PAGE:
By Dexter Lane, Nature Explore Consultant
The cold temperature outside can’t keep them inside.
They want to go out, and explore
the world of nature that’s beckoning the children, from
just beyond the door.
So on go the coats and the scarves and the hats,
mittens and warm sweaters, too.
Excitement is high as the children prepare
for so many things they can do.
But before they go to their classroom outdoors
there are trees to visit and love.
They hold hands with their friends, encircling trunks;
leaves dancing down from above.
Back outside the building a count’s going on
of Paw Paw leaves left on the tree.
Excited children are jumping and shouting,
“I see one, I see two, I see three.”
Soon music is made and duets then played, on
instruments of metal and wood.
Frost is searched for and found, both on stone and on ground,
by a girl in an animal hood.
A child asks the teacher, “How cold is it now?”
A trip to the thermometer she’s earned.
No lesson-plan teaching, just questions and answers;
and that’s how temperature’s learned.
Now to get a bit warm they are starting to swarm
in the Greenhouse, where so much to do
awaits them inside- food for curious minds.
They sought out the warmth- wouldn’t you?
Pumpkins, sticks, leaves and flowers are placed on the table
begging for crayon and paper.
Drawings are shared, analyzed and compared;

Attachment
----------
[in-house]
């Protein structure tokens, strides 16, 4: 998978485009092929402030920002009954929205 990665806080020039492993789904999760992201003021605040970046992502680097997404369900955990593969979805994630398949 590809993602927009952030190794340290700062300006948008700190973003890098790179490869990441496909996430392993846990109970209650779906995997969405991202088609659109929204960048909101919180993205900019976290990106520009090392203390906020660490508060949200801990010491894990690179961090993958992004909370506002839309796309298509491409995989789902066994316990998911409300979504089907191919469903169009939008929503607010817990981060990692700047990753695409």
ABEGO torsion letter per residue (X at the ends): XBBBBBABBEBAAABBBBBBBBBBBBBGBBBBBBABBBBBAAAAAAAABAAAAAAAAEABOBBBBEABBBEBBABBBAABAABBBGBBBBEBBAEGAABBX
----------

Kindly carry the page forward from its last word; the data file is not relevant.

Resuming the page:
then saved for taking home, later.
But the biggest attraction is found in the compost-
a thing that makes some people squirm.
It breeds learning and sharing and bonding and caring.
That thing is the common earthworm.
“I’ve found one,” he says, his hands deep in dirt,
“I’ve go one on my hand,” says she.
They’re carefully holding their dear little friends,
that they bring for their teacher to see.
Children think about beings that to others are lowly,
learning what earthworms eat, how they live.
They closely observe by touching, by seeing.
And they have so much caring to give.
But soon snack-time is here, and their snacks are indoors.
At the teacher’s announcement are squirms
of children not wanting to go back inside.
“I want to stay, feed the worms!”
Let’s reflect a moment on the richness of learning,
when Mother Nature’s the teacher.
No lessons are needed to spark children’s engagement.
Curiosity’s the dominant feature,
both of natural things, and each other.
They explore with their friends, and consult with adults,
when the teacher is everyone’s Mother.
Then tomorrow, the next day, again and again
they’ll go into nature- explore.
Whether it’s cold or there’s sun,
so much learning and fun.
Go ahead now and open that door.